Debate and Evidence on the Weak Recovery

Last week’s GDP release is yet more evidence that this recovery has been remarkably weak, and has been so from the start—averaging only 2.4 percent in the 11 quarters since the recovery began. See my updated charts below with a comparison with the 1983-85 recovery. Debate about the causes of the weak recovery continues, however, with some still blaming the severity of the downturn and the financial crisis and others blaming economic policy. Indeed this was a big part of the recent debate at Stanford between me and Larry Summers which is now available on video.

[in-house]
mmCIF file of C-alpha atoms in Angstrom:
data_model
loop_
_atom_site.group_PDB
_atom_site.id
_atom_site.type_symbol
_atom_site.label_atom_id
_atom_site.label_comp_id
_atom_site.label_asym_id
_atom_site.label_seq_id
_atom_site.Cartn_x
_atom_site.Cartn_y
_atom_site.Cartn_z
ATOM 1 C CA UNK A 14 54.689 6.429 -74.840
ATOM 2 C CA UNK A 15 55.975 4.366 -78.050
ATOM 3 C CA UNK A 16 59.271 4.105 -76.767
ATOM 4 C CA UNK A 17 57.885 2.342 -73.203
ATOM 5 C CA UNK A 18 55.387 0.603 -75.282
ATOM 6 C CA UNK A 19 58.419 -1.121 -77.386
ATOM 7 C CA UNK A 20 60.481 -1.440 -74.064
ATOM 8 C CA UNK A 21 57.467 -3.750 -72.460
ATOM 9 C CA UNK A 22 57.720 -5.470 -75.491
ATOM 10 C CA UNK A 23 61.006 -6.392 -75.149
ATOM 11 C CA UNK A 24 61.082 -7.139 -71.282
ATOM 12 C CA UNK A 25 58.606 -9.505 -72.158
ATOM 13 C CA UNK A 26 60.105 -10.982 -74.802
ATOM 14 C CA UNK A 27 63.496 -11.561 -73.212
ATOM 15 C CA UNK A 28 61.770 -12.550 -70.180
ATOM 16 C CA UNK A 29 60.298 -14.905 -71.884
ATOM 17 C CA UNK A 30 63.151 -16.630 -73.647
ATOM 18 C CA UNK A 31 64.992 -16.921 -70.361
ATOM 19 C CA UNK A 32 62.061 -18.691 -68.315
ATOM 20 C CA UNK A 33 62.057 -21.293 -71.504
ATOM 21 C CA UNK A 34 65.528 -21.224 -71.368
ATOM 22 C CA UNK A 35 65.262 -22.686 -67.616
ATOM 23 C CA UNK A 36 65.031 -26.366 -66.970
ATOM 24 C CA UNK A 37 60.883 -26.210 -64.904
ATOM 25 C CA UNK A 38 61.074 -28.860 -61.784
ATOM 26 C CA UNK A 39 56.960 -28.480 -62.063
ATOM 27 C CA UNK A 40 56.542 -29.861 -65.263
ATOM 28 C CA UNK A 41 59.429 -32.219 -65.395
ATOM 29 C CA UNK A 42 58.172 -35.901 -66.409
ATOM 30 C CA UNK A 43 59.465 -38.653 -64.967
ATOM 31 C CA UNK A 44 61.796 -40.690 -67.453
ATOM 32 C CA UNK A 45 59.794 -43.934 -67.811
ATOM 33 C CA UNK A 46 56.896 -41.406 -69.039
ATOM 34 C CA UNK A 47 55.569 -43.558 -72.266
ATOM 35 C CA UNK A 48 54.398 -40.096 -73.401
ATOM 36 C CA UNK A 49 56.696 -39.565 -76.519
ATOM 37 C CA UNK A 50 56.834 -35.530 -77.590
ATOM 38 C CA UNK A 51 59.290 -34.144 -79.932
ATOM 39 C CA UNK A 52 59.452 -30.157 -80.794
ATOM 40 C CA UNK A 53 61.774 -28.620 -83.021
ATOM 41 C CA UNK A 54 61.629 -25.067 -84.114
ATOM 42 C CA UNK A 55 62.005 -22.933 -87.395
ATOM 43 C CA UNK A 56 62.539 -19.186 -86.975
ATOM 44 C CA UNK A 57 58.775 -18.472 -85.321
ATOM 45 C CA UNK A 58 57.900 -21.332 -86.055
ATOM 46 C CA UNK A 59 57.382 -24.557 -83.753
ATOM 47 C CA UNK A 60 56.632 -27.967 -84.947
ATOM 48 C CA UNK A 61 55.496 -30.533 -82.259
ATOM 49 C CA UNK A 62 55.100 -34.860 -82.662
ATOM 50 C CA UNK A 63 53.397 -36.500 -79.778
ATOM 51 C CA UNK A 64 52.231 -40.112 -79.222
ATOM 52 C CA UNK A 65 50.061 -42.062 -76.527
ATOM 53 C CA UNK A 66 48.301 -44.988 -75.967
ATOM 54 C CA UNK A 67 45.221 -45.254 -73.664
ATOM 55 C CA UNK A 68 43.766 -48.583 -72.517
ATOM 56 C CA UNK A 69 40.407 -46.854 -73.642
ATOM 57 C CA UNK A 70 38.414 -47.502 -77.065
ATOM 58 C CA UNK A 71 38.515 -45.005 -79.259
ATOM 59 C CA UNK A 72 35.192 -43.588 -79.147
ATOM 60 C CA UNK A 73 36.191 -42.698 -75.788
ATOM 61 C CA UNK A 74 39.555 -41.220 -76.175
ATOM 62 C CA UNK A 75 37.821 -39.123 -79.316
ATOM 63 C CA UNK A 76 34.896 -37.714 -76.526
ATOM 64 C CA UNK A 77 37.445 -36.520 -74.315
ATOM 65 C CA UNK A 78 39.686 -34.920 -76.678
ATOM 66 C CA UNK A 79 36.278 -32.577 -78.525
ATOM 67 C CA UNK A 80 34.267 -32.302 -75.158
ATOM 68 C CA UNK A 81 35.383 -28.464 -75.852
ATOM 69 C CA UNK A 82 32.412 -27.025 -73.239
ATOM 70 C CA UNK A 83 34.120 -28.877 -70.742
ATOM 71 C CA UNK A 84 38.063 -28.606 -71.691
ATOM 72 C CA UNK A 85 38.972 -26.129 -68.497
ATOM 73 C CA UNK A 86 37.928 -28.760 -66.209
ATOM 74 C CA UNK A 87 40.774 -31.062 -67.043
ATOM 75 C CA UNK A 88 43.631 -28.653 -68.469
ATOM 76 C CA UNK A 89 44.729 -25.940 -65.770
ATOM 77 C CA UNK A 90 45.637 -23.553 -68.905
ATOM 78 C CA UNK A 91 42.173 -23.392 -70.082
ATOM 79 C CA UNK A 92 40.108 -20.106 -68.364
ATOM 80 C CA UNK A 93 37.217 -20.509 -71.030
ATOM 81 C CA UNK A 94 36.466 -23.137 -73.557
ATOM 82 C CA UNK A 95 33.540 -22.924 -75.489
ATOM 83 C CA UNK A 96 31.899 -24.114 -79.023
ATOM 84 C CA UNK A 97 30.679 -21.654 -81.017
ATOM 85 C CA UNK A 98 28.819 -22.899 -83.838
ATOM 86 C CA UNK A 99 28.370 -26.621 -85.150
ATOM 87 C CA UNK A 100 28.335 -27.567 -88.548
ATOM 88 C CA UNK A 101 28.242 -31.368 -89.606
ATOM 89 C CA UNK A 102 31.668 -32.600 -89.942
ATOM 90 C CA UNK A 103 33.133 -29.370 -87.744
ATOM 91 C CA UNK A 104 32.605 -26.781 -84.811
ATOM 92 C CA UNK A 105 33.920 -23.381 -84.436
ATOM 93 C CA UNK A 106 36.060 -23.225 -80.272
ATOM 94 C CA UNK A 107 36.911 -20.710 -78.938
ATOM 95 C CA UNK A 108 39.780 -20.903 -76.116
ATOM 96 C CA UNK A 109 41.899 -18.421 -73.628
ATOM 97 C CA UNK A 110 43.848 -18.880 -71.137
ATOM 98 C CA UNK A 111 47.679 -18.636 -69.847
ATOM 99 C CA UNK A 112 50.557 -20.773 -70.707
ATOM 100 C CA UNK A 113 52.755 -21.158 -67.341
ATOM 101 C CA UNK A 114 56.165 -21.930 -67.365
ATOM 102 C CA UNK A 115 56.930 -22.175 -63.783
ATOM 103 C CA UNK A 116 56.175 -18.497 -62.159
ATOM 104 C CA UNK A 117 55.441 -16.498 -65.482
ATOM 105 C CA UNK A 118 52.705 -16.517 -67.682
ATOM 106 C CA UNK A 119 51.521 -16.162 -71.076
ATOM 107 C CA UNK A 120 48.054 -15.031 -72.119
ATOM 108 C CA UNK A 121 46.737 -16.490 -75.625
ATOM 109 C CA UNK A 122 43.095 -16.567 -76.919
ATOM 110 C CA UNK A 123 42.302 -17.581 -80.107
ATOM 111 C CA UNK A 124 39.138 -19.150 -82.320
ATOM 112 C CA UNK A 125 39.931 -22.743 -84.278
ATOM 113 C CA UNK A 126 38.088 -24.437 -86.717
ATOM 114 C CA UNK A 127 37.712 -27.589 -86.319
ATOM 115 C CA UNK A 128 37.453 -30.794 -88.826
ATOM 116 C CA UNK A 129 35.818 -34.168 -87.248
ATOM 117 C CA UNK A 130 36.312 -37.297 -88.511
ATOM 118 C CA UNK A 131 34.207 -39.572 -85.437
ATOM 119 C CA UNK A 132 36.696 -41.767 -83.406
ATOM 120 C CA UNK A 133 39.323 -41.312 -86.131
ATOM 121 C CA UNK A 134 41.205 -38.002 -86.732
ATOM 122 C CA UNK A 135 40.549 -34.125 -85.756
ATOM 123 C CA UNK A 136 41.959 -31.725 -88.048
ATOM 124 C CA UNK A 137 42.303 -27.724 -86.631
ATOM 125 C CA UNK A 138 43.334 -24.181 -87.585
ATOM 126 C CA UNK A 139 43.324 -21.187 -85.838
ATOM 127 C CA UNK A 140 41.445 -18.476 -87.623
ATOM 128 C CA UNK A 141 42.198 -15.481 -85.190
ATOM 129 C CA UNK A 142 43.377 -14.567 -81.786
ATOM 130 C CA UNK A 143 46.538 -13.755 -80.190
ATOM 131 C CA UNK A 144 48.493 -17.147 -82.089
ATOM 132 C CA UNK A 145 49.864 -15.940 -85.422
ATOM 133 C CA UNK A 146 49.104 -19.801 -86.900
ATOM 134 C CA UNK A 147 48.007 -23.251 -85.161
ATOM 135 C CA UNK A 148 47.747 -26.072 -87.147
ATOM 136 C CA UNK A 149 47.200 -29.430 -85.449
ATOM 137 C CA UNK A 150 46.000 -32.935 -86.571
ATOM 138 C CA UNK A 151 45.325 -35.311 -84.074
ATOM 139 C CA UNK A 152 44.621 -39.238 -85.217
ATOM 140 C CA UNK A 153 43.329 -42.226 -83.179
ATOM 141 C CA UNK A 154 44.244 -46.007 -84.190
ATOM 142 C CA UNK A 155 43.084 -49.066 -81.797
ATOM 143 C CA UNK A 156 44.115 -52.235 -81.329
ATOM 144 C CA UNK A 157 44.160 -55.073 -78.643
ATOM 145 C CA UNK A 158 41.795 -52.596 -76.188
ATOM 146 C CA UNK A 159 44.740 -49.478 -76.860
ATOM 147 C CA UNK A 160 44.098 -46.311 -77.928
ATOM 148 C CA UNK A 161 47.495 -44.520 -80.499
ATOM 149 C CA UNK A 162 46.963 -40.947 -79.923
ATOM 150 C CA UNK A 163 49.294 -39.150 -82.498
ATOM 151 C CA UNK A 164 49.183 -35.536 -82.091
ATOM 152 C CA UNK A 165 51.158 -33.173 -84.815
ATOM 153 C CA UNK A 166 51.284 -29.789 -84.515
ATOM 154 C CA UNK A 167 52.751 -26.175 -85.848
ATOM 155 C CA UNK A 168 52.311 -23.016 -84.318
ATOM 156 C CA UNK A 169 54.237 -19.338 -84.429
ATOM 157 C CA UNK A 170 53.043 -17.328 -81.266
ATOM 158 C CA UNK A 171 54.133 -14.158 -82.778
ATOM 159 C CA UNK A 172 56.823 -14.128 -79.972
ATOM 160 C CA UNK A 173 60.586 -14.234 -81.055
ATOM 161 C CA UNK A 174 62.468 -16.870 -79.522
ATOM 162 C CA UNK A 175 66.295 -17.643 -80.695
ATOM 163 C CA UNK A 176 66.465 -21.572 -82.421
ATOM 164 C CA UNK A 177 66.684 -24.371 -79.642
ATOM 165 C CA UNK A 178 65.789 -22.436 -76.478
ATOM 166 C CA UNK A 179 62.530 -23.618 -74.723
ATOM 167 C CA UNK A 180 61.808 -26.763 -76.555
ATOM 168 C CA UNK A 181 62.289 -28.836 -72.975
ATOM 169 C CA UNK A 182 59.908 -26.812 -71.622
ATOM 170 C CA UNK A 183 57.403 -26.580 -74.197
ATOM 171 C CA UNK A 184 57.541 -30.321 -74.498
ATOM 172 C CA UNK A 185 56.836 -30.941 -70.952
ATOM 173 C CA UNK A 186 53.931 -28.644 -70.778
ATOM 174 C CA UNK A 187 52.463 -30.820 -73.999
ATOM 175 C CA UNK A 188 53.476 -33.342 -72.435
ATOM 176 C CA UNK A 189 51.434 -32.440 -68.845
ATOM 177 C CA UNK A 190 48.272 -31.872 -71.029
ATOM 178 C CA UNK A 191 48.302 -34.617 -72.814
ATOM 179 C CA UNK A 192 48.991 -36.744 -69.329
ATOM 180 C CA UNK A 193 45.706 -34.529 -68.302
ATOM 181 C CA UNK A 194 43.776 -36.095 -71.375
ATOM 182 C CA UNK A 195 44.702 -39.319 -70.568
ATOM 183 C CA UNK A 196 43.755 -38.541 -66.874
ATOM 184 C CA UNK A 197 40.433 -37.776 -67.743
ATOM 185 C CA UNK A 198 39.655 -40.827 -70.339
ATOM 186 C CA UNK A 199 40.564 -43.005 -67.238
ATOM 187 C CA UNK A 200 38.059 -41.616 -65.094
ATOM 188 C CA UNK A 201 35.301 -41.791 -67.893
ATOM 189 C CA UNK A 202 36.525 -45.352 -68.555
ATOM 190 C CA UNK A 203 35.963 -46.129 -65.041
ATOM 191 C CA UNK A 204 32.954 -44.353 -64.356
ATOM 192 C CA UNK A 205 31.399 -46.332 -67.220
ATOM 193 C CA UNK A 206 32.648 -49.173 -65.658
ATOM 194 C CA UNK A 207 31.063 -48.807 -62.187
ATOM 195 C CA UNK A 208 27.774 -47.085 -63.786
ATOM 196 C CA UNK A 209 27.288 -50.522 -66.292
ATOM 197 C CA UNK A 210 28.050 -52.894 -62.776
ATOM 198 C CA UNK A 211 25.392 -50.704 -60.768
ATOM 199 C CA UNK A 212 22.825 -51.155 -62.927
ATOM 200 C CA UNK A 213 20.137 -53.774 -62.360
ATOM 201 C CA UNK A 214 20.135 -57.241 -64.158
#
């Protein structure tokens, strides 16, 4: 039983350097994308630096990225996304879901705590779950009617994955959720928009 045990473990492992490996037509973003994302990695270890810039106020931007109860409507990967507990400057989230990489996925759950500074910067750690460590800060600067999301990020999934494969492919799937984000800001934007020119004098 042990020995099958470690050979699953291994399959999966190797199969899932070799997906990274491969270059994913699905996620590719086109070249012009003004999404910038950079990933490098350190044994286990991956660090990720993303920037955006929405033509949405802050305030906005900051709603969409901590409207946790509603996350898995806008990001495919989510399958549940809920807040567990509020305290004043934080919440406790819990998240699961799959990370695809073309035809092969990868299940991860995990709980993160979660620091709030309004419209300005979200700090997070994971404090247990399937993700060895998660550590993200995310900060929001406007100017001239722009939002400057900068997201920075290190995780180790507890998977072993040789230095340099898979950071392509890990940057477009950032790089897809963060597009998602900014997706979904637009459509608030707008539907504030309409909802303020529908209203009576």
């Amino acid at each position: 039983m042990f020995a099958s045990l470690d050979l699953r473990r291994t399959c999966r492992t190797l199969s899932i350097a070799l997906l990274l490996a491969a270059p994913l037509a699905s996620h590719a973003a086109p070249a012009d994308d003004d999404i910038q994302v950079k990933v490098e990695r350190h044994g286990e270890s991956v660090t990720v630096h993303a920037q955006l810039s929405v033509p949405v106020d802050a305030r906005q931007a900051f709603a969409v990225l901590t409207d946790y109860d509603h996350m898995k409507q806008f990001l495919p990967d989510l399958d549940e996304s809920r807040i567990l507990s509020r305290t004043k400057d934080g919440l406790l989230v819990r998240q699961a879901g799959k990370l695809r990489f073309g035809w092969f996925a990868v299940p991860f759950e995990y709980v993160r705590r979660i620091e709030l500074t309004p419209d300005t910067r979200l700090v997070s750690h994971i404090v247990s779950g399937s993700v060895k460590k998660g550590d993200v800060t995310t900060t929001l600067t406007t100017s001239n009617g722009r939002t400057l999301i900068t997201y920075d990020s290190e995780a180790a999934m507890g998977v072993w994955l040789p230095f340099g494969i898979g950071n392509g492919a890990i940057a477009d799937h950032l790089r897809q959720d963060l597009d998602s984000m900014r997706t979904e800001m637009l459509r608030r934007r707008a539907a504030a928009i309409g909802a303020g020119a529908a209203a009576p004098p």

Economic historian Mike Bordo, who is visiting at Hoover and Stanford this year sheds new light on the subject in a recent working paper with Joseph Haubrich of the Federal Reserve Bank of Cleveland. In a study of U.S. business cycles they find that deep recessions have always been followed by strong rather than weak recoveries and that this is also the case when there are severe financial crises. So history is not on the side of those who blame the preceeding deep recession and financial crisis. Other factors have likely been at work.

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